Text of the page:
Turning Climate Pledges in to Plans

LSEG’s Group Head of Sustainability Jane Goodland speaks to David Schwimmer, LSEG’s Chief Executive Officer, to discuss the critical role that the financial services sector has to play in climate action.

The conversation focuses on how the industry is facilitating investment to reduce emissions via voluntary carbon markets, and is also leading change in disclosure and regulatory standards to ensure effective capital allocation and delivery of mandated climate transition plans.

The Net Zero Conversations series was filmed at the Net Zero Delivery Summit, hosted by the City of London Corporation in association with the COP 26 UK Presidency 2022 and the Glasgow Financial Alliance for Net Zero (GFANZ).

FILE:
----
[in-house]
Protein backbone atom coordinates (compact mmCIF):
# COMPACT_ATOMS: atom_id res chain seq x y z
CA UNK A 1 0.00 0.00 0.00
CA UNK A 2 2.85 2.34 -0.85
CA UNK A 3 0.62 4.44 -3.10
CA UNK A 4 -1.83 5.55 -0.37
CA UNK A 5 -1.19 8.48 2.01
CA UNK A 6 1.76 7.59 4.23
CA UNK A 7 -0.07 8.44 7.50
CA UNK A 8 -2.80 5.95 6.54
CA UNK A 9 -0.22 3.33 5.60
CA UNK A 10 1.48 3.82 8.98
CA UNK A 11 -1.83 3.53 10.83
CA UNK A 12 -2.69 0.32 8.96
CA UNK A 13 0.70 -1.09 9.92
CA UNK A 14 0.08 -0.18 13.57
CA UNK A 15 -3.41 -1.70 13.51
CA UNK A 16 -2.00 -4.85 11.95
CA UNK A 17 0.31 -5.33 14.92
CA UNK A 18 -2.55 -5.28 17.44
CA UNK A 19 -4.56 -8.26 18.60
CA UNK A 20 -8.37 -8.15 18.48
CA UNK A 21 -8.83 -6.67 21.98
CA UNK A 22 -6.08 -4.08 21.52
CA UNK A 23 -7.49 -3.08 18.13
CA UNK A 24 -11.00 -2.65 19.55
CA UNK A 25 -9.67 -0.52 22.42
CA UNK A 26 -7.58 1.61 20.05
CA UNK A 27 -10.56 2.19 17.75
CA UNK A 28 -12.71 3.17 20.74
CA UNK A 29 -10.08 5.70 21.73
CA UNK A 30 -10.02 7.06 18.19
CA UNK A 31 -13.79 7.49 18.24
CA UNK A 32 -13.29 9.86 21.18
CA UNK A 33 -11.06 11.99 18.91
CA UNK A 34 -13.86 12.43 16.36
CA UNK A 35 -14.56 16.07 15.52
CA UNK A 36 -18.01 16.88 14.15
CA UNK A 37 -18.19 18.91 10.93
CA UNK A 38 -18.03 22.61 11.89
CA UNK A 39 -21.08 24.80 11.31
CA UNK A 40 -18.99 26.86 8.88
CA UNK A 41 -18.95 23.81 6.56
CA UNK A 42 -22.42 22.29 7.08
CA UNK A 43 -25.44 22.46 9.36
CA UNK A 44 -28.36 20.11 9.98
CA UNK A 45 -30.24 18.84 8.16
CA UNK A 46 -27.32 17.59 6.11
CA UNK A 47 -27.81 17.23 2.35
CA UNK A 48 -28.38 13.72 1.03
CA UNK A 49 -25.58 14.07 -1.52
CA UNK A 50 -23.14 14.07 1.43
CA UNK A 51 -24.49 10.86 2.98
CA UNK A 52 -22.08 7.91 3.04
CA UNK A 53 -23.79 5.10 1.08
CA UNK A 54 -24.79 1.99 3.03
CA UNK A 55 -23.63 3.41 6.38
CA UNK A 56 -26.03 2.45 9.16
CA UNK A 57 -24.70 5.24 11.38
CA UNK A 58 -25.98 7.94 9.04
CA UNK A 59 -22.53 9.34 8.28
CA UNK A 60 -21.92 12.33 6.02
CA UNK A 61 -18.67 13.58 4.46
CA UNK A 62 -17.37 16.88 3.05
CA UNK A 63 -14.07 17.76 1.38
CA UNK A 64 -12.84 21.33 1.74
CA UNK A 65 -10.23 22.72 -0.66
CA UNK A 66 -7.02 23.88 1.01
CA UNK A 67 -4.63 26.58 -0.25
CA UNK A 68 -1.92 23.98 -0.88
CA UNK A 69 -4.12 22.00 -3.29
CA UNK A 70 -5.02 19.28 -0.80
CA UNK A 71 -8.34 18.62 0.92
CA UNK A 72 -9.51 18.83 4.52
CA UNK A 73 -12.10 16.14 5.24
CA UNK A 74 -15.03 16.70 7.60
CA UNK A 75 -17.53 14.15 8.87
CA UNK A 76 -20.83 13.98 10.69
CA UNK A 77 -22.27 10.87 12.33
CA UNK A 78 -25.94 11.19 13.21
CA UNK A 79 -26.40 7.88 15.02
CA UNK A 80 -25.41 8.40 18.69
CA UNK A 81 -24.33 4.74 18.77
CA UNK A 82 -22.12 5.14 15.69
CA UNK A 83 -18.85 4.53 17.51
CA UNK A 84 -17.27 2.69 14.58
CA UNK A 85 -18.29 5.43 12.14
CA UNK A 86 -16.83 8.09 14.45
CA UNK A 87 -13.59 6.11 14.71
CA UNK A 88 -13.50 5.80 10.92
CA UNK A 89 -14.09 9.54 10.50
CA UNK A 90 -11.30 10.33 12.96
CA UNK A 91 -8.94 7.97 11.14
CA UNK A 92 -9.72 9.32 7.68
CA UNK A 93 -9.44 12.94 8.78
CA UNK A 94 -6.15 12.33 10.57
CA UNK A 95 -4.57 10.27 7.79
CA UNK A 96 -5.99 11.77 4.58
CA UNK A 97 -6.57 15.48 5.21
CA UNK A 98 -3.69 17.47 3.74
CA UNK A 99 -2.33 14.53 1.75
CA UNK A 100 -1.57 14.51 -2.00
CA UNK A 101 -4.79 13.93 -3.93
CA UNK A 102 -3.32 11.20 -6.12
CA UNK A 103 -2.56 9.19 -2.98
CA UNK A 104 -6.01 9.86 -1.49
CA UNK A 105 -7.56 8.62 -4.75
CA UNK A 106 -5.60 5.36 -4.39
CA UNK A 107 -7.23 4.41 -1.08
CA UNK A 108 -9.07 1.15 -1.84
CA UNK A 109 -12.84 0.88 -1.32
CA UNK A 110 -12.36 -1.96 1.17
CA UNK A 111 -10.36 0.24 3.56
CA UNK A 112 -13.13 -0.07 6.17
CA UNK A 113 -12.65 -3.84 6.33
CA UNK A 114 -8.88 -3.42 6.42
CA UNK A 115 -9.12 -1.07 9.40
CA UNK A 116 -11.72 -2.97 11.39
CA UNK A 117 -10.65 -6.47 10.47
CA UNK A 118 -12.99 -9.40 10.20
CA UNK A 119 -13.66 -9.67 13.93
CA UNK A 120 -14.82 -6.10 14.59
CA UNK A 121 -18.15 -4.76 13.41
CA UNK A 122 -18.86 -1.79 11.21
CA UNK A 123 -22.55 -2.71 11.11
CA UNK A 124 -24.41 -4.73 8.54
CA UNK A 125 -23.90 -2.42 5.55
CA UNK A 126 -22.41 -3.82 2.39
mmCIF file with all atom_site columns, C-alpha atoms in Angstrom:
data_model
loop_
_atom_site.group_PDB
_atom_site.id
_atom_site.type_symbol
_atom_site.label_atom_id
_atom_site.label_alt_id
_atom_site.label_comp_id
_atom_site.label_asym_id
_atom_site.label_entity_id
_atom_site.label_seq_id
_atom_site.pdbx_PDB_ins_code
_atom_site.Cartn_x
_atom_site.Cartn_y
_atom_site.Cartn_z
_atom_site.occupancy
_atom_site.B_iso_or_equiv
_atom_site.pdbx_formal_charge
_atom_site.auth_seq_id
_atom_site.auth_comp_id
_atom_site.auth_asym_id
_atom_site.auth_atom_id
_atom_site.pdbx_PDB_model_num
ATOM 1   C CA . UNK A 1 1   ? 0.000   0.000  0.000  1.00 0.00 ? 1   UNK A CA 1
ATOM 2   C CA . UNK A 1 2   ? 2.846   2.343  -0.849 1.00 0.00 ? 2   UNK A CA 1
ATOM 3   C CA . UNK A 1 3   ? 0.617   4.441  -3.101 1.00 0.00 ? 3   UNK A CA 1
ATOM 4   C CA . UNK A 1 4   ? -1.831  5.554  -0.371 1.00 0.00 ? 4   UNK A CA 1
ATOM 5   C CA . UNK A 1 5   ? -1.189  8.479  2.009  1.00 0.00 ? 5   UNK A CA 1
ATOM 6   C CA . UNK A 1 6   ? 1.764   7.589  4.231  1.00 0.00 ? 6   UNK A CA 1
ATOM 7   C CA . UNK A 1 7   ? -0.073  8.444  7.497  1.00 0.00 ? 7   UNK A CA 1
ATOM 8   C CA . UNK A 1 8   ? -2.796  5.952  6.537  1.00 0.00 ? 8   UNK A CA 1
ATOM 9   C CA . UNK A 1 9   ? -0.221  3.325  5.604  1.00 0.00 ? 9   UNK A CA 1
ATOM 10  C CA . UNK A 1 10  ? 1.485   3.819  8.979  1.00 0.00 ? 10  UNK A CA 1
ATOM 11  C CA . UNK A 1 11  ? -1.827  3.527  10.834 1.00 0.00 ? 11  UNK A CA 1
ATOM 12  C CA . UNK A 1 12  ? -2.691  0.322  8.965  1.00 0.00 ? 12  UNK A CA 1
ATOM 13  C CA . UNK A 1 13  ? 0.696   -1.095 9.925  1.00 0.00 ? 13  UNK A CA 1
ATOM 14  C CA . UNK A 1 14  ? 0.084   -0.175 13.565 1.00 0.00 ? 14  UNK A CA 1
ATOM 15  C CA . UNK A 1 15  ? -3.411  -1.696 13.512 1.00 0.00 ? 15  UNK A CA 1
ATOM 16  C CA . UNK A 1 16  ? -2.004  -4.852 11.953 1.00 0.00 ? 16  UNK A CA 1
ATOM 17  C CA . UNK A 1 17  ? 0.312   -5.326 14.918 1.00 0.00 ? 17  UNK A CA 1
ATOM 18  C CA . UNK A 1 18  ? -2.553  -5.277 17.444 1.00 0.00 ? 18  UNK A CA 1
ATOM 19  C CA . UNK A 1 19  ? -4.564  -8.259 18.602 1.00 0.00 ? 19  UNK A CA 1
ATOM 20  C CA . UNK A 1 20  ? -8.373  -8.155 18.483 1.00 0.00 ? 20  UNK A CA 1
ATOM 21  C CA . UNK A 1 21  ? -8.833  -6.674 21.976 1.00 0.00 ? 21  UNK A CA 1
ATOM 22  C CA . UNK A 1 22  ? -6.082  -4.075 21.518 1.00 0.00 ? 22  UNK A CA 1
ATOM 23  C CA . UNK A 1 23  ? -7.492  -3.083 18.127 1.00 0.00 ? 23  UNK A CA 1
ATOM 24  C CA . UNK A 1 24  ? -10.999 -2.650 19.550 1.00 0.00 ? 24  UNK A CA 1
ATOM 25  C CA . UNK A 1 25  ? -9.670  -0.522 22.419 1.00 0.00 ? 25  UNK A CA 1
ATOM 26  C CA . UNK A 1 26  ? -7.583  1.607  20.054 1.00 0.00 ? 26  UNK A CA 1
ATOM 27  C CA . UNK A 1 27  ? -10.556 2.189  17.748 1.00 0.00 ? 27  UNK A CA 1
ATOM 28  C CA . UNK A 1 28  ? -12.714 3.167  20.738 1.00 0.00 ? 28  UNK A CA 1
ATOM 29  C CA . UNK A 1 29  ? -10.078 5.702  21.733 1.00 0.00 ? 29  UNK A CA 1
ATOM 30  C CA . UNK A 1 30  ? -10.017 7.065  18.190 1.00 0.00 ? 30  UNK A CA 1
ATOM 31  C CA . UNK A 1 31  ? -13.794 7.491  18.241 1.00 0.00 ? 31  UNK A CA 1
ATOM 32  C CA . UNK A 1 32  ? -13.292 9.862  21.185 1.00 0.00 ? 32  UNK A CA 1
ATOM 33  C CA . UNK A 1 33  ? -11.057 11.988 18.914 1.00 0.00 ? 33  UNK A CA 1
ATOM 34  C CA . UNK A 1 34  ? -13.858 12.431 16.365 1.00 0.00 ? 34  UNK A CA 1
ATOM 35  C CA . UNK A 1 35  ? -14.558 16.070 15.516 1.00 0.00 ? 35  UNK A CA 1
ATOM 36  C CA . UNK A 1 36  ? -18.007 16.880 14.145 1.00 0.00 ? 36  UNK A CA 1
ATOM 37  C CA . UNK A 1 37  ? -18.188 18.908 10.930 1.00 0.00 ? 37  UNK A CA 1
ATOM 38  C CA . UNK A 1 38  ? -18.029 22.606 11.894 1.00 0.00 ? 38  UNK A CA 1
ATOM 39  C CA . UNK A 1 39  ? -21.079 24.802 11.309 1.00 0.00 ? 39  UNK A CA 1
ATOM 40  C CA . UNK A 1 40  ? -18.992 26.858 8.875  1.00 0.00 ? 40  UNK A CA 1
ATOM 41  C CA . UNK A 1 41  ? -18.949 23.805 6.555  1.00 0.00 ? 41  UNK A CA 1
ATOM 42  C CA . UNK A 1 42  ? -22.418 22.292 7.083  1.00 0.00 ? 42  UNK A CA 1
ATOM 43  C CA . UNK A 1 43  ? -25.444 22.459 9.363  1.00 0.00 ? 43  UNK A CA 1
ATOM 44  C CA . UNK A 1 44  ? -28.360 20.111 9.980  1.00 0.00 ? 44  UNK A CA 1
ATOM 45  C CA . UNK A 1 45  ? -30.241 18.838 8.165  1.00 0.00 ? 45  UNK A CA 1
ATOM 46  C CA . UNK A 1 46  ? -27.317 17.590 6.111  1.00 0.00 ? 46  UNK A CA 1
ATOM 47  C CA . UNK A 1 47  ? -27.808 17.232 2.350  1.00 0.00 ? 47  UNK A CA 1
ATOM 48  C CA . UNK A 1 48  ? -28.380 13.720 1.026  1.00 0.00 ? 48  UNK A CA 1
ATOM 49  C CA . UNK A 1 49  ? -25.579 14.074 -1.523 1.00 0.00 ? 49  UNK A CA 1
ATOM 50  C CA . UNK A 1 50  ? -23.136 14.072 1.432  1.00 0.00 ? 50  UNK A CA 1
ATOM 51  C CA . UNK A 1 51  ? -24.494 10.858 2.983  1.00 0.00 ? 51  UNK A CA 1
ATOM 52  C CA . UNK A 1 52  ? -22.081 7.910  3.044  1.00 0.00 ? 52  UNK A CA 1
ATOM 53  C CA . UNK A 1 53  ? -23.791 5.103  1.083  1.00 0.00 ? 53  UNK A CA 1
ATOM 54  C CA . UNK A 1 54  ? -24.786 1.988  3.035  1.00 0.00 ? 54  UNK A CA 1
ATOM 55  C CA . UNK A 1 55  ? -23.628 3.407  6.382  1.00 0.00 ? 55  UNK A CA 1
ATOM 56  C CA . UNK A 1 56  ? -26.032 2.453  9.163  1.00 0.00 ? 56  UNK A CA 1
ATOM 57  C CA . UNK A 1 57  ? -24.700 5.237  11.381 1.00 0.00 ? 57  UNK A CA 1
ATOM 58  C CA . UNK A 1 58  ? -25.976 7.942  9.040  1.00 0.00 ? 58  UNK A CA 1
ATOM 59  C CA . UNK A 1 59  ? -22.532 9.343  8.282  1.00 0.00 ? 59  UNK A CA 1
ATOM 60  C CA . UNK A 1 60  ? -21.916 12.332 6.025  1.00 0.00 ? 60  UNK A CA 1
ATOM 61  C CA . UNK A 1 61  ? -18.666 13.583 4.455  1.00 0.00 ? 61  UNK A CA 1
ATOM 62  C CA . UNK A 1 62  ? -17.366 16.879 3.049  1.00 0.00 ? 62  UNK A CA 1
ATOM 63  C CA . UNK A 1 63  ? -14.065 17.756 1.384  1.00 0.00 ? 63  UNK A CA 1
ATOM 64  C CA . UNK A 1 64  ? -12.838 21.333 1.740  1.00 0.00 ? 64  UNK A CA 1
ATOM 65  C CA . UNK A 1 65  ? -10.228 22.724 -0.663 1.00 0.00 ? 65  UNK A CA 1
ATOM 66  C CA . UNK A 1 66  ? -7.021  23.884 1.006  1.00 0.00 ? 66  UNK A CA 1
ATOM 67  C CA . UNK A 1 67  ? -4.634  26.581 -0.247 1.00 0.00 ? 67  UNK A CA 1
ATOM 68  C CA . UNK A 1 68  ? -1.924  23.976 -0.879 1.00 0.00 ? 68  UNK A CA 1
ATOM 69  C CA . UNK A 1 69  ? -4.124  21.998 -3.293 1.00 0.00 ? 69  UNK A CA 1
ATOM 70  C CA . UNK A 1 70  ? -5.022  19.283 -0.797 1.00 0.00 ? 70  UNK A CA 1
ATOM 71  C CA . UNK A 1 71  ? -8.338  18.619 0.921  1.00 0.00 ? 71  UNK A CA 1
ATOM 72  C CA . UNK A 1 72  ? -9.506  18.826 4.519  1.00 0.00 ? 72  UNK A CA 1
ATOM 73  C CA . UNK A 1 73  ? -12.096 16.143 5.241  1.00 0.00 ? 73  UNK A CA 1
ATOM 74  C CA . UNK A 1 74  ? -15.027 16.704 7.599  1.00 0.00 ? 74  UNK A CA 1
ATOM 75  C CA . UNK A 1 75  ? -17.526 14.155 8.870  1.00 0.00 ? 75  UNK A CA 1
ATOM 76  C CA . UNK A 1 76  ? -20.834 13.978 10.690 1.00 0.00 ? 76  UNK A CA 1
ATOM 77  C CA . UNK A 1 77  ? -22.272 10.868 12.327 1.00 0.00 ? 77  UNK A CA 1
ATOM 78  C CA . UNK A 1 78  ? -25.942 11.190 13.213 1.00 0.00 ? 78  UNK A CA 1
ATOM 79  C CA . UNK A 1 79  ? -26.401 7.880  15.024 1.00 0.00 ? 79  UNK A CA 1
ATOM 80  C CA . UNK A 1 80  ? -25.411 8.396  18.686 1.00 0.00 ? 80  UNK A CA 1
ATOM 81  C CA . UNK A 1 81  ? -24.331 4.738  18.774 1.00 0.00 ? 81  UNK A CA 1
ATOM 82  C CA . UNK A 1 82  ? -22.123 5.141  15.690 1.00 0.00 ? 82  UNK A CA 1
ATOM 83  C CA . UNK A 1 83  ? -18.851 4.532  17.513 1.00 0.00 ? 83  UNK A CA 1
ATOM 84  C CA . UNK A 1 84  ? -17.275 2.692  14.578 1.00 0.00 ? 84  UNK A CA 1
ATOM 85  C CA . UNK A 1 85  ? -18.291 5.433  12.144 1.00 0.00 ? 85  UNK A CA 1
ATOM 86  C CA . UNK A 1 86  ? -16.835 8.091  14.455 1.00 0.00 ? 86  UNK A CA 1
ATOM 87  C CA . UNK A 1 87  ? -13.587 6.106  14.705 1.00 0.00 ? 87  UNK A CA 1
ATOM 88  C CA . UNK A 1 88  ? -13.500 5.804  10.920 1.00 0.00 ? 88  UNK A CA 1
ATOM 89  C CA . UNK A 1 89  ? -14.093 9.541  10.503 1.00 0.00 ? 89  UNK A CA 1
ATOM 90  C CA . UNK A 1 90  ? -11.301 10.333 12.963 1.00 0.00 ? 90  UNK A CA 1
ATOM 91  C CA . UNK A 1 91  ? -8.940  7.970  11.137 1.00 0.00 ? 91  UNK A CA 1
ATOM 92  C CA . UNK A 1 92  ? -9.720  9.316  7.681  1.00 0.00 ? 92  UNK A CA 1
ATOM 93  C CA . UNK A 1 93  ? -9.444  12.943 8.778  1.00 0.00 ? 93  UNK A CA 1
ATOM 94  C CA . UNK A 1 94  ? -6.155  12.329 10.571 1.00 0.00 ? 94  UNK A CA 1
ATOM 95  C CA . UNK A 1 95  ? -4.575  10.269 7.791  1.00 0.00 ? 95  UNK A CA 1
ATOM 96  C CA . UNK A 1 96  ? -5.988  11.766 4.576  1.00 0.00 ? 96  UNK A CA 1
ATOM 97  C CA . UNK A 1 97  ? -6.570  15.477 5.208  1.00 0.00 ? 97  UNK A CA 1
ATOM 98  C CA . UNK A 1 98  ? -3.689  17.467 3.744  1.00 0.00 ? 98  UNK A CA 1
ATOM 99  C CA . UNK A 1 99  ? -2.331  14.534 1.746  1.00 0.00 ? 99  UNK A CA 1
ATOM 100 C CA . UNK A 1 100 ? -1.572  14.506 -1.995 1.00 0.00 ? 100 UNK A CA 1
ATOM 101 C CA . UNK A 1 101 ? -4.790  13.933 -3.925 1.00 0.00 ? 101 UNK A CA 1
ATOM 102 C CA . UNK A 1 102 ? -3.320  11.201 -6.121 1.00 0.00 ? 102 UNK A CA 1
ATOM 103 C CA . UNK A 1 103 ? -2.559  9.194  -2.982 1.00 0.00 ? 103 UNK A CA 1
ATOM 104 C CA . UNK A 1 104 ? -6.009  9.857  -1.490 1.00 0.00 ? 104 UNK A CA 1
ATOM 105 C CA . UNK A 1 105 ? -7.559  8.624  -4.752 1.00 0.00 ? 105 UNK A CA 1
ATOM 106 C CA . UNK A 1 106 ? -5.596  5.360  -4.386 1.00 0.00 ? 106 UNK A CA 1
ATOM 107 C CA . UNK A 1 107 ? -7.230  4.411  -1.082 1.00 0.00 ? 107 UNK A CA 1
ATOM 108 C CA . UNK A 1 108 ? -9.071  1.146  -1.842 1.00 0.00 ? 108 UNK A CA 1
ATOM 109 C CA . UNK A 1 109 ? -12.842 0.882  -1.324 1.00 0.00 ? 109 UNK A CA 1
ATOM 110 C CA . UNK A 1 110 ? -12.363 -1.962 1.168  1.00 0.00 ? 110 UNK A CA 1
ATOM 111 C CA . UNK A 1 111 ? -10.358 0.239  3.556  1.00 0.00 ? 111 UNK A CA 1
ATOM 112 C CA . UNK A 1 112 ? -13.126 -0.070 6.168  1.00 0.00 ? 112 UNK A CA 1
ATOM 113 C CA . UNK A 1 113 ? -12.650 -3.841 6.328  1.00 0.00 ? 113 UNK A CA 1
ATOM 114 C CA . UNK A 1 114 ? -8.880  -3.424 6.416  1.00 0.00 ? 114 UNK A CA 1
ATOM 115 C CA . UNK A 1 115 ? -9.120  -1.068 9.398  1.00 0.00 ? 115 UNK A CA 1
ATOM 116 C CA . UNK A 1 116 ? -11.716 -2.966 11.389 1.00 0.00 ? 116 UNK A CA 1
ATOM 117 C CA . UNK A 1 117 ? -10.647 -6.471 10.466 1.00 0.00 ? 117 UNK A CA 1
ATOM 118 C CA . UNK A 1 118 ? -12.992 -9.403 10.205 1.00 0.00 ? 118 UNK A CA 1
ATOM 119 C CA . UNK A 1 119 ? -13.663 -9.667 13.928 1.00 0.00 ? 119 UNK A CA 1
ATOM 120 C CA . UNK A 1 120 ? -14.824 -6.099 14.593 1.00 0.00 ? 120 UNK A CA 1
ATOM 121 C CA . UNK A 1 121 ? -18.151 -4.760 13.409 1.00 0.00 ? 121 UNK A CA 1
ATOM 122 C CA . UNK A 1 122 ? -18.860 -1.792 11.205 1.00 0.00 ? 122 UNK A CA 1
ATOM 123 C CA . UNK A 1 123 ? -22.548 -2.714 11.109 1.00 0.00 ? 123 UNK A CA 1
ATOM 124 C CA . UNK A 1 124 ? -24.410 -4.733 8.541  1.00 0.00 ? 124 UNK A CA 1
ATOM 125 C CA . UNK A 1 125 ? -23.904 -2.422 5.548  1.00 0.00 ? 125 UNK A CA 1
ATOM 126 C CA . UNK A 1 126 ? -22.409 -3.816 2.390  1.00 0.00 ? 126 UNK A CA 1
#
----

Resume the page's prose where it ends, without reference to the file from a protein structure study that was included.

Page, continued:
David, welcome and thank you forjoining us on Net Zero Conversations today.It's great to be here Jane. Thank you very much.So the finance sector made some really bigpledges back in last year at COP26.The question that we will have though,is how do we really start to changethose pledges into plans and plans into action.So you're absolutely right.Some significant pledges,some significant commitments atCOP26 in terms of phasing down coal,in terms of a number of other things,in terms of really the role offinance. It was known as the first finance COP.And I think that's legitimate anda pretty significant engagement by the financial sector.And a real follow-up in termsof the commitment that we've seen since then.So to your point of takingpledges and turning them into plans,taking the plans and turning them into actions.We are seeing that.And I'm seeing that for examplein GFANZ, which madea big significant appearance at Glasgow.And then we've had a number of work streams ongoingsince then. I'm involvedin co-leading the real economy transition work stream.But there are a number of other work streamsthat are really trying to get into,I'll say the, some of the details and some ofthe nitty-gritty of determining standards,determining particular issues thatwe can work through and where we can make progress.And these are all some challenging issuesand there are no easy answers,but we are seeing some real progress.Then we're also seeing some progress in terms ofthe behaviour of companies,corporates, asset managers, asset owners.and the financial sector more broadly,so feels like we're making progress.Now. Carbon markets, an interesting part of the market,we've got compliance markets in some parts of the world.What's the role of voluntary carbon markets,do you think, as we move to a more sustainable economy?So voluntary carbon markets do have a role to play.It is not a substitute for decarbonisation,but we will get to a point,and in many ways,there are opportunities to exercise to this now,where there are, there are aspects ofthe world that we cannot decarbonise.So if we can create, through voluntary carbon markets,a market that allows the raising of capital to financeprojects that will help mitigate carbon emissions,that is valuable in and of itself.It is also a way of raising capital toallocate to these mitigation projectsin emerging markets,developing markets where there is a huge opportunity withthe availability of capitalto drive reduction of carbon emissions.And so I do thinksignificant opportunity for voluntary carbon markets.The London Stock Exchange at Glasgow announcedour plans to build and launch a voluntary carbon market.This morning, we issueda public market consultationaround the market rules that we have set up for that.So making good progress there and looking forwardto that launch of the market in the coming months,and then using the capital raised onthat market to financethese mitigation projects.I think it will be very useful.Yeah, that seems like a really tangibledeliverable of some ofthe change. When we thinkabout the policy environment that we're operating in,can you talk to me a little bitabout what you think that policymakersaround the world should be doing tocreate the environment within which investors,other financial institutions andthe real economy companies can reallystart to accelerate this transitions,because we need the right policy environment right?So in some ways there's this sensethat we've made a lot of progress in terms of for exampledisclosure of emissions.But the work we've done,the research our team has done shows that42% of large-caps andmid-caps globally havenot disclosed their scope one, scope two emissions.So that's a big percentage.Yes. We have a long ways to go there.A lot of the disclosure that is done is of mixed quality.And then we've also done some researchthrough our index business FTSE Russell,that where there are disclosure gaps,investors make estimates anda large percentage of the time they'reway off in terms of those estimates.So we have a real issue here in terms of disclosure,in terms of the quality of disclosure,and then in terms of what happenswhen we don't have the disclosure.So that is an obvious area an obvious opportunity for theregulators to step in, and this is on a global basis,to really mandate frameworks fordisclosure, Sustainability disclosure shouldbe aligned with TCFD and ISSB.I think we also have an opportunity for governments to,and regulators to require the disclosure of the breakdown ofgreen and non-green revenues, so that investors havethe information to allocatecapital where they want to allocate capital.And then the final aspect of... there will certainly be more,but another aspect of this isthe mandating of climate transition plans.And we're seeing that here in the UK,where we and others are workingwith the transition plans taskforce.But mandated transition plansthat are public are coming. At LSEG,we made ours public a couple of months ago and hadour shareholders vote on it at our AGM.And I think that is something that it'sgreat for companies to do evenbefore it becomes mandated.But governments should mandatethat as well because we need tohave an understanding of how companies aregoing to drive towards this transition.And does this level of disclosure need to happen inboth the private and the public markets? And if so, why?Yes is the answer, it has to be across the economy.We can't be in a positionwhere you apply these standards,or these requirements to for examplejust listed companies, just publicly traded companies.That will, in many cases just drive a lotof the emissions intoprivate sector hands, non-publicly traded.And that is not helpfulfor what we all are trying to achieve.So it has to apply across the economy.It has to apply topublicly traded companies, privately held companies.And we need to do this on a global basis.We can't have it bethe case in certain countries or regionsor regulatory jurisdictions and not in others becausethat will also drive regulatory arbitrage.One final question for you, as we move towards COP27.What's the one thing that you think thatwe all need to do to make it a success?I think we have to havea clear recognition that time is not our friend here.And we, we really have to make progress quickly.I think carbon pricing in all ofits controversy and all ofits challenge in some political areas,we have to consider that more forcefully.And then I think the comment I was making earlierabout the real need for mandated disclosure,mandated transition plans. Absolutely criticalwe get there as quickly as possible and it willtake time for those rules to be put in place.But as soon as there isa clarity around the direction of travel for those rules,companies should do it voluntarily to get ahead of it.Great. Thank you very much.Thank you, Jane.